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(The 2022 Tribeca Film Festival runs June 9-26 both online and in-person. Check out Chris Reed’s movie review for Roving WomanSeen it? Join the conversation with HtN on our Letterboxd Page.)

Though Roving Woman eventually turns into a gently meditative road trip into the soul of its protagonist, it starts out with a plaintive wail. Lead character Sara is stuck outside her fiancé’s Los Angeles home, unable to get in. He refuses to open the door, and so all that’s left to do is pee on his doorstep. Who wouldn’t attempt the same?

Sara is played by Lena Gora (Traveling Light), who also co-wrote the film with director Michal Chmielewski (making his feature debut), and this is very much her starring vehicle. She’s in virtually every frame, her expressive face as much the cinematic landscape as the Mojave Desert through which she eventually drives. First, though, she has to steal a car.

Following Sara’s opening ordeal, she wanders off to a find a friend of Ted, the jerk who wouldn’t let her in, begs a ride, and then ditches that friend when she finds another car. She’s on a journey far more than physical, searching for an ineffable present that eludes her. A stranger in a stranger land—with an accent that is hard to pin down (Gora is originally Polish)—Sara is so lost she won’t know if and when she finds herself.

Which leaves her nothing much else to do but drive and go through the objects in the car she stole. Among them is a CD with music written and performed by the owner, and Sara takes comfort in his apparent devotion to a woman who ignores him. Perhaps she can relate. As she moves further west, into the heart of California’s arid interior, she grasps at whatever can ground her in…something.

Along the way, she runs out of gas, struggles to come up with money (at one point earning it by flashing her breasts on request to a group of teenage boys), beds down in a nearly deserted motel, drinks in a bar and then runs from an overly friendly would-be suitor, picks up a hitchhiker, and more. It’s like a series of vignettes about missed connections, Sara getting no closer to a sense of self. Until, that is, she decides to track down the man from whom she snatched the car.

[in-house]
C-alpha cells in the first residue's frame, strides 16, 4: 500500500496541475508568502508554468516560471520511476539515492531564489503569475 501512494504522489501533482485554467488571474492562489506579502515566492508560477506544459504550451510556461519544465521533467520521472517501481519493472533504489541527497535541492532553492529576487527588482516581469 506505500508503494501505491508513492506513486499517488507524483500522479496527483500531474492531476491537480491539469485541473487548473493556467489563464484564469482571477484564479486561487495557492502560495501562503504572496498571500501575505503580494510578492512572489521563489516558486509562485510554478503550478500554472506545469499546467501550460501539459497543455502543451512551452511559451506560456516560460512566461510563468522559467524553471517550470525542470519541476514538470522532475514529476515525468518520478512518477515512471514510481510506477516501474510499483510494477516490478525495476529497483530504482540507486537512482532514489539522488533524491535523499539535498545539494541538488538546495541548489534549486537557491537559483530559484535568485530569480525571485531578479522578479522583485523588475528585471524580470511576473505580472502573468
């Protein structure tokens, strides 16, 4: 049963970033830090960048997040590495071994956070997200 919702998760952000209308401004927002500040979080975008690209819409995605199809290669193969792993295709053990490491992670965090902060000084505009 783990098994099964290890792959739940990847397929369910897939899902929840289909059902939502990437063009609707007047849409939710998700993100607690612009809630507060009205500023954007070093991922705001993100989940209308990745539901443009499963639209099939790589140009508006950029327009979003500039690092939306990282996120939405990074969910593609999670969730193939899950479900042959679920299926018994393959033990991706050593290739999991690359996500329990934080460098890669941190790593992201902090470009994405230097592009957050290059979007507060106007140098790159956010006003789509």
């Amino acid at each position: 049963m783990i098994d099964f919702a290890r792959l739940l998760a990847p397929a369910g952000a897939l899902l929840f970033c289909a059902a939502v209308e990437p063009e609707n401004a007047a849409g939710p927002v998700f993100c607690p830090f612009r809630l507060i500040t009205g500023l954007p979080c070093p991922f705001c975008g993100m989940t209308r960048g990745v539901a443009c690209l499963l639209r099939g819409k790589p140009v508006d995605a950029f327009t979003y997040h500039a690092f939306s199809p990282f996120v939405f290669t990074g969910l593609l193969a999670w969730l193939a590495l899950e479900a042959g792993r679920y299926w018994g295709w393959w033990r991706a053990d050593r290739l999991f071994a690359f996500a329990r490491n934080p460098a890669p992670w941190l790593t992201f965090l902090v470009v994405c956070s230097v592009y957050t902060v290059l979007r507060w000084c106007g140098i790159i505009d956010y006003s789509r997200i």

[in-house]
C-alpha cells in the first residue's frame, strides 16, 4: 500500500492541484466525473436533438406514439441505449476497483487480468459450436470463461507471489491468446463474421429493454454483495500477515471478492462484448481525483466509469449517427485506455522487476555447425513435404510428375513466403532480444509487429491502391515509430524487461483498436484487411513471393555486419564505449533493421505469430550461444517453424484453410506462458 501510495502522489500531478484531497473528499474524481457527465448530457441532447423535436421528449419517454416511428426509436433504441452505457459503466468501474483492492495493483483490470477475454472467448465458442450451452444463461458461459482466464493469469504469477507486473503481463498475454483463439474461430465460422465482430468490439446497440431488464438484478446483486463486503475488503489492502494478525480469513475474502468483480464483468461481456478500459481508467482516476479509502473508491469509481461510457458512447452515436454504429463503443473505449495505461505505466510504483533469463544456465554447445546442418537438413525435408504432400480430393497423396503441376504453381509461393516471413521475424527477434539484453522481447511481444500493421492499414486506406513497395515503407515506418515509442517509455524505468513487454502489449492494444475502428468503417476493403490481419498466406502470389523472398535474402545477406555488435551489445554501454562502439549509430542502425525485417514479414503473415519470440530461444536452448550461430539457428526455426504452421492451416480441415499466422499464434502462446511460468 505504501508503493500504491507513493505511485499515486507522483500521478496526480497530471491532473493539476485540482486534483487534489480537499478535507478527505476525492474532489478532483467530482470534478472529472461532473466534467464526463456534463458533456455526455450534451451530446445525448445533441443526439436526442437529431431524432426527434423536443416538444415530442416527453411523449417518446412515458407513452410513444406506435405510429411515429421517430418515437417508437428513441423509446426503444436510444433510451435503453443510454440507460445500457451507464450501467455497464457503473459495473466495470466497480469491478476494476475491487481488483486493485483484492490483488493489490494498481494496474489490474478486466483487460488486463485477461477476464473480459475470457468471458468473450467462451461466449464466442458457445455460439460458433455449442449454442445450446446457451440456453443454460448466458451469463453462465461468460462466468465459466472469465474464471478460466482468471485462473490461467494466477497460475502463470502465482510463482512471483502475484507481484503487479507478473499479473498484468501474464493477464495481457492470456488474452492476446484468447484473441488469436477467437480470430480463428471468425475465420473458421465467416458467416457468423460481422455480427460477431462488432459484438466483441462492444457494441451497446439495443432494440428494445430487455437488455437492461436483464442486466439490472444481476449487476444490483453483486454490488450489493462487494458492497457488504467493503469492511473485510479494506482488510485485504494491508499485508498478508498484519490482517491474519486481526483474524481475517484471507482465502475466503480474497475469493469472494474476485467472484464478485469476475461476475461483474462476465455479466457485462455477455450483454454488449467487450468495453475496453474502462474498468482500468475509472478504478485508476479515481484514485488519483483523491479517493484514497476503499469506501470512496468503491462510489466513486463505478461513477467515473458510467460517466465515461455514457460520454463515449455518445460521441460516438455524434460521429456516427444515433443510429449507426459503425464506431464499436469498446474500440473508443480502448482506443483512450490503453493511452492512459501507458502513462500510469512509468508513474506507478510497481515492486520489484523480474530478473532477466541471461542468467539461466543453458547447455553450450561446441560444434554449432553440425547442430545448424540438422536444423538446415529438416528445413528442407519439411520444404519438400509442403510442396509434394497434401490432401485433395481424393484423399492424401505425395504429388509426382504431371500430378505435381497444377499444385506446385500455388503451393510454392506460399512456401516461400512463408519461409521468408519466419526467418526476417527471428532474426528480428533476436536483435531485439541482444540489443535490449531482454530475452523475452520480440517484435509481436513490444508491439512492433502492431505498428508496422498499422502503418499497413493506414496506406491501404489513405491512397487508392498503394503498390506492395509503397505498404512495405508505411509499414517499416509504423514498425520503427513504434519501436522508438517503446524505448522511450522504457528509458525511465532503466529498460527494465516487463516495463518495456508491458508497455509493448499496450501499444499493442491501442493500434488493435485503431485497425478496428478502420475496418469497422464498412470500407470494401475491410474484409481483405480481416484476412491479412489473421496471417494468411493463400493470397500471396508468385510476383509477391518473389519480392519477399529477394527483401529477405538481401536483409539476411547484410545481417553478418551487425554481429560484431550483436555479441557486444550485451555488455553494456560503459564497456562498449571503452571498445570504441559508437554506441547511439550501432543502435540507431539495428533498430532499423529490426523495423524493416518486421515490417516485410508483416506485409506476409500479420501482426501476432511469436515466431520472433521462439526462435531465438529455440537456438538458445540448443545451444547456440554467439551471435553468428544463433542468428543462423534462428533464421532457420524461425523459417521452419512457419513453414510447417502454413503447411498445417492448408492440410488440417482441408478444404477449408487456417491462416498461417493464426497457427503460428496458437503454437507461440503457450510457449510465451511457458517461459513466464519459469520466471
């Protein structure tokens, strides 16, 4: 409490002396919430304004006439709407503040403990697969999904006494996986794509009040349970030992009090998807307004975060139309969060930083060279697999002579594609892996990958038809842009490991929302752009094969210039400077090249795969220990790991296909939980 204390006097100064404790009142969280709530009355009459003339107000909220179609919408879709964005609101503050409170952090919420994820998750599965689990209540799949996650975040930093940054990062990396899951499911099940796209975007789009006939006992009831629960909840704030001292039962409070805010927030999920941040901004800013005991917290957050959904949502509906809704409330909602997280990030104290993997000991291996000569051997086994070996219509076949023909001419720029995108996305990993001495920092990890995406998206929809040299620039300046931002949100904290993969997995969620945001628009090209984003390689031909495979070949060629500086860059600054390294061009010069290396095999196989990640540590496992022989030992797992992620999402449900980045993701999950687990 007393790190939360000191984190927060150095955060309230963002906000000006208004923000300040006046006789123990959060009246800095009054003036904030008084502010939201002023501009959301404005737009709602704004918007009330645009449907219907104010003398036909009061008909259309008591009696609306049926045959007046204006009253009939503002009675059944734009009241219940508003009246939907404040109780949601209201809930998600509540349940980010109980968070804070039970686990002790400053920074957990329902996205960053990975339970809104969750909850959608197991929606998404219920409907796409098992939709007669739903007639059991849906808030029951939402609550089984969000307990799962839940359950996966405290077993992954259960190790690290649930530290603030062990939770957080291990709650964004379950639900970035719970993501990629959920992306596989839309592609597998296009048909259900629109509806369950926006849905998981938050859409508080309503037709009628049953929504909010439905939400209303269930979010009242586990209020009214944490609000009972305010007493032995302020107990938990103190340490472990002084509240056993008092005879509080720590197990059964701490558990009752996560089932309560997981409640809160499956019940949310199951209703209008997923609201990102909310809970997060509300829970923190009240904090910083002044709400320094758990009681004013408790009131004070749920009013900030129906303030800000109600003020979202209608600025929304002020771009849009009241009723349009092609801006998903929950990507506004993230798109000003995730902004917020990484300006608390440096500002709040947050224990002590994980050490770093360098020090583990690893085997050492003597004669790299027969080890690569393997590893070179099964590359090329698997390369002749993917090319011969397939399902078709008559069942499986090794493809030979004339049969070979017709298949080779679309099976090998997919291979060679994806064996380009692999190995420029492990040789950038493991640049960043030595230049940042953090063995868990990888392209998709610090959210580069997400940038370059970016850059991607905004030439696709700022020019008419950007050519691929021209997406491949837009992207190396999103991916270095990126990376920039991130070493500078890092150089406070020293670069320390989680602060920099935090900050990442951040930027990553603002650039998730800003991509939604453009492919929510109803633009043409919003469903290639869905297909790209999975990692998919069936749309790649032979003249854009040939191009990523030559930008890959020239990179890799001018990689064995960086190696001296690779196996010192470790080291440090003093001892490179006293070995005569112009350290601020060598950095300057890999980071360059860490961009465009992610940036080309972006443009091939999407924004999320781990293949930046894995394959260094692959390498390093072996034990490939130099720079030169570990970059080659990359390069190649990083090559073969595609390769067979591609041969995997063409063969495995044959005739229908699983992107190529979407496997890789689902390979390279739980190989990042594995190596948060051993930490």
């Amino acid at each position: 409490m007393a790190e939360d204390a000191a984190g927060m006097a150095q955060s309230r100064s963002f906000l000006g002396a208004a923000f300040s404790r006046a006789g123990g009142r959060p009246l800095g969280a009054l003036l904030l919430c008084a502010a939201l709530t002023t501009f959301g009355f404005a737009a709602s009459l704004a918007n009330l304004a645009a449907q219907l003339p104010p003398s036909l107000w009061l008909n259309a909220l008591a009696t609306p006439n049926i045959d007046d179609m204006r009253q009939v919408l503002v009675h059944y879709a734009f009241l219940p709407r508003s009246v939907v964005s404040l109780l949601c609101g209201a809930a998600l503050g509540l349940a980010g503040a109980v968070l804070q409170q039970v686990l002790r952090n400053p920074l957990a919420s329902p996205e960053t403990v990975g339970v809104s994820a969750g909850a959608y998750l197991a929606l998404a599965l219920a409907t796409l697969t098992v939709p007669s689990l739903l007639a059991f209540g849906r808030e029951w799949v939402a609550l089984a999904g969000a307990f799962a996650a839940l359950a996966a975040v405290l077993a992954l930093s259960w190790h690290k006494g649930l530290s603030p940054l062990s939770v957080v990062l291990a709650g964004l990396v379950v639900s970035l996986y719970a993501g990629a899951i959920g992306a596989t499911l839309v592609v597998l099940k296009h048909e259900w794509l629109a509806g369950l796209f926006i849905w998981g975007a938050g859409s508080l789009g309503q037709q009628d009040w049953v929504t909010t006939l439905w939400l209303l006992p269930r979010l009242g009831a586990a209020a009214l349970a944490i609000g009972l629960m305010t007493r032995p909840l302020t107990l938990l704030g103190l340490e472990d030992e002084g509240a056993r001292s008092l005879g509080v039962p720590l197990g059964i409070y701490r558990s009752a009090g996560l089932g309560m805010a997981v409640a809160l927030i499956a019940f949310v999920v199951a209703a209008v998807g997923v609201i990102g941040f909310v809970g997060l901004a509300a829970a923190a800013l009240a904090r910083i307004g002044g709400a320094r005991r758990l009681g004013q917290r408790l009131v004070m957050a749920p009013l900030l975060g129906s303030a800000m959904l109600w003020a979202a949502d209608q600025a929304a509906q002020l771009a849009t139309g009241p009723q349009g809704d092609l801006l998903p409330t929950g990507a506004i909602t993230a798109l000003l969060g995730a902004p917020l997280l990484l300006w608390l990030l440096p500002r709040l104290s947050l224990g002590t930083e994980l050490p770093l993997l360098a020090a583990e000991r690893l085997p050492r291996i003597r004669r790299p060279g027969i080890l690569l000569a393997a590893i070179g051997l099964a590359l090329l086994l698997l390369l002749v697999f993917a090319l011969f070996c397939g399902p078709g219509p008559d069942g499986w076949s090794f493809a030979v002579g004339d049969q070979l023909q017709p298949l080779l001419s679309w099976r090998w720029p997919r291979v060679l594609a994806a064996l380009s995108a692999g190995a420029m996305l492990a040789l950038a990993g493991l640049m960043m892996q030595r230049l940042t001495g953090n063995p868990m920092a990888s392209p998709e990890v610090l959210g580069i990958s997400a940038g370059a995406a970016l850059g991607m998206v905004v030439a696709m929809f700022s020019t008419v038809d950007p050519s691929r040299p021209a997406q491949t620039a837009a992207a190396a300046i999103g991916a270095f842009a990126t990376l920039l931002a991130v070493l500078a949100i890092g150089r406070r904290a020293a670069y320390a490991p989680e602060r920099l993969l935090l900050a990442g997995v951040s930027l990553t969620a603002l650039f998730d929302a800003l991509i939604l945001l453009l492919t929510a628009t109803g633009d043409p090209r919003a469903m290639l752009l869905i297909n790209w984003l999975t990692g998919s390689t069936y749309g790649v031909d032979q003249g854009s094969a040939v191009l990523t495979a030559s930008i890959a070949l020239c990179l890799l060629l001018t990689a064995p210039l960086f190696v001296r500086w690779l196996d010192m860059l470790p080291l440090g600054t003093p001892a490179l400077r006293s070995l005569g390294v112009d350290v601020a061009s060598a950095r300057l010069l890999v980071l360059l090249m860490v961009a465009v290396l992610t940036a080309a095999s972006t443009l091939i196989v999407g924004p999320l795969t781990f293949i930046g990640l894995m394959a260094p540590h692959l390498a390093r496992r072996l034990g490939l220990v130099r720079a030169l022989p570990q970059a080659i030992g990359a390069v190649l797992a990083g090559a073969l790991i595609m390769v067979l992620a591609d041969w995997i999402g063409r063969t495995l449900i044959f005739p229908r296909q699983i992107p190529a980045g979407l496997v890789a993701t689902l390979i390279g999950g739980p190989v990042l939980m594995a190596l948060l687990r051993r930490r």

He is played by John Hawkes (End of Sentence), who also composed the songs we have been hearing throughout the movie (thanks to that purloined disc). And in their odd reunion comes a conclusion we did not expect. It’s a fitting ending to a movie that never shies away from the off-putting cinematic examination of ennui, nothing quite resolved yet everything coming together. Roving Woman may travel far, but it comes full circle in a profoundly satisfying way.

– Christopher Llewellyn Reed (@ChrisReedFilm)

2022 Tribeca Film Festival; Lena Gora and Michal Chmielewski; Roving Woman movie review

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Christopher Llewellyn Reed is a film critic, filmmaker, and educator. A member of both the Online Film Critics Society (OFCS) and the Washington DC Area Film Critics Association (WAFCA) and a Rotten Tomatoes-approved film critic, he is: lead film critic at Hammer to Nail; editor at Film Festival Today; formerly the host of the award-winning Reel Talk with Christopher Llewellyn Reed, from Dragon Digital Media; and the author of Film Editing: Theory and Practice. In addition, he is one of the founders and former cohosts of The Fog of Truth, a podcast devoted to documentary cinema.

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